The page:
Italians 'used blackmail' over Somalia

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The Independent Online
NEW YORK - In a startling new twist in the row between the UN and Italy over the peace-keeping operation in Somalia, diplomatic sources said yesterday that Italy had 'blackmailed' the UN Secretary-General, Boutros Boutros-Ghali, into letting Italian troops into Somalia by threatening to pull its forces out of Mozambique if he did not, writes Peter Pringle.

The dispute between Rome and the UN heated up yesterday when Italy flatly refused to allow the United Nations to remove the commander of the Italian force in Somalia, General Bruno Loi.

The Secretary-General has demanded that General Loi be sent back to Rome for refusing to carry out orders in southern Mogadishu. The Italian contingent of 2,400 will be deployed elsewhere in Somalia, UN officials say.

Normally, the UN avoids sending peace-keeping troops to a country with which they have old ties, but Mr Boutros-Ghali made an exception in the case of Somalia, a former Italian colony, because the Italians threatened to pull their 1,058 troops out of Mozambique, where the UN has a 5,000-strong force. The Italians were never invited to join the 23-nation force in Somalia, they simply 'blackmailed' Mr Boutros-Ghali, the sources said.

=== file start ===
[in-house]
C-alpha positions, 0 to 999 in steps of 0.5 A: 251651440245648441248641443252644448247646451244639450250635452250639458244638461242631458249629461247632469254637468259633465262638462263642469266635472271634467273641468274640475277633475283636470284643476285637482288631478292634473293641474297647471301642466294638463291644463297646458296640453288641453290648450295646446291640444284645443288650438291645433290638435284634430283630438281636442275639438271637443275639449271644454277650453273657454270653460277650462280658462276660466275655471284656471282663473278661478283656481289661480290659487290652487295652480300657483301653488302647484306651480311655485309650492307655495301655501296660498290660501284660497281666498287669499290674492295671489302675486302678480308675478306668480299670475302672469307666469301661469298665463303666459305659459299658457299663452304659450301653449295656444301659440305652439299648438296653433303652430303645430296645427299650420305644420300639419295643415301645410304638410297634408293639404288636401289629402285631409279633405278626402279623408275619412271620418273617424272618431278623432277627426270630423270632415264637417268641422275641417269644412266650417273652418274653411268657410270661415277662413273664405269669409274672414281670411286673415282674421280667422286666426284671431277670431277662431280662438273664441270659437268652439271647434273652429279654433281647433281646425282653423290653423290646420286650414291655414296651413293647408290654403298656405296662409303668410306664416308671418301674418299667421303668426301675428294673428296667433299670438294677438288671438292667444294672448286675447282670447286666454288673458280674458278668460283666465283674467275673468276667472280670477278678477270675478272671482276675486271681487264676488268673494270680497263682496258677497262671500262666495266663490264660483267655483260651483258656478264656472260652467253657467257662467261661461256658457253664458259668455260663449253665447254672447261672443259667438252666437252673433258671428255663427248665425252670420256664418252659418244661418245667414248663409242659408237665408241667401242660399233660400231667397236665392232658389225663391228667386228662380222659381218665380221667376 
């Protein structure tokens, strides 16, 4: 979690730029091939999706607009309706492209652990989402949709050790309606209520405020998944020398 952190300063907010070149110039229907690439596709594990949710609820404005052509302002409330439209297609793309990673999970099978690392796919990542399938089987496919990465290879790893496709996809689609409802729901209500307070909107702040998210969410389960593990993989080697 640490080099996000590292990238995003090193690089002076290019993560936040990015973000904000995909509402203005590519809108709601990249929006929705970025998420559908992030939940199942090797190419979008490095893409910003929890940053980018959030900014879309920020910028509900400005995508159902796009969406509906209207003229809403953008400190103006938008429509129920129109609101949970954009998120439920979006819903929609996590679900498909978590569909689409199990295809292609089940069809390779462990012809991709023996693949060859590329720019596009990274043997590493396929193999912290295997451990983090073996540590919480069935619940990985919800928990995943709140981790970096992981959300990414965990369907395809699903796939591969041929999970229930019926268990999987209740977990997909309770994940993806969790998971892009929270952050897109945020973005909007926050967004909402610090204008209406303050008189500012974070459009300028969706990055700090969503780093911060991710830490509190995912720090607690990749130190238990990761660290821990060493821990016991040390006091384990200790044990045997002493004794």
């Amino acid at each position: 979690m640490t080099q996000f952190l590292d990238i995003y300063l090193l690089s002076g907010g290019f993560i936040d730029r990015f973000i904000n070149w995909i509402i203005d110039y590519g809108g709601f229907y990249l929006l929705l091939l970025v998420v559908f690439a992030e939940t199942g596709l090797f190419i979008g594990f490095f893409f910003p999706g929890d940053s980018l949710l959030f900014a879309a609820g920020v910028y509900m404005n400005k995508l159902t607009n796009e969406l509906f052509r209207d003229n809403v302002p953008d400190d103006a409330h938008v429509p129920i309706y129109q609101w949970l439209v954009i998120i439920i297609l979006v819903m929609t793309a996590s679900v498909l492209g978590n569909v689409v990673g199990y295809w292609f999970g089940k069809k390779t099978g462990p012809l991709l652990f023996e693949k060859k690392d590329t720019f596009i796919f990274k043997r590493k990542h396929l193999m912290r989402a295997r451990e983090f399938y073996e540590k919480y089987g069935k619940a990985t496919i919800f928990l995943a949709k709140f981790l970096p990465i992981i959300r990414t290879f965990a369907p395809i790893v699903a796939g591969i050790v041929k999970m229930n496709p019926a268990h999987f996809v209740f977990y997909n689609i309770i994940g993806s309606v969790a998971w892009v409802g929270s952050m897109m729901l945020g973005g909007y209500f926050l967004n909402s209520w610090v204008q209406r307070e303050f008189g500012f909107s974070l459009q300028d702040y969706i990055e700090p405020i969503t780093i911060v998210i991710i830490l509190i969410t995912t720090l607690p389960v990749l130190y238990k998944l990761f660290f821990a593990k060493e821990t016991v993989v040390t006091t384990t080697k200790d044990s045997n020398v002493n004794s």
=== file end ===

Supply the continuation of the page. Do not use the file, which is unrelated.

Part of the current territory of Somalia was colonised by Italy in 1889, became a UN Trust Territory administered by Italy in 1950 and gained independence in 1960.

The Italian Defence Minister, Fabio Fabbri, last night insisted that the choice of the commander of the Italian contingent is 'a matter of sovereignty of the Italian government. On this there can be no transaction . . . The general did not act off his own bat, but on his original instructions from Rome,' Mr Fabbri said.

Italians thwarted, page 10

Leading article, letters, page 19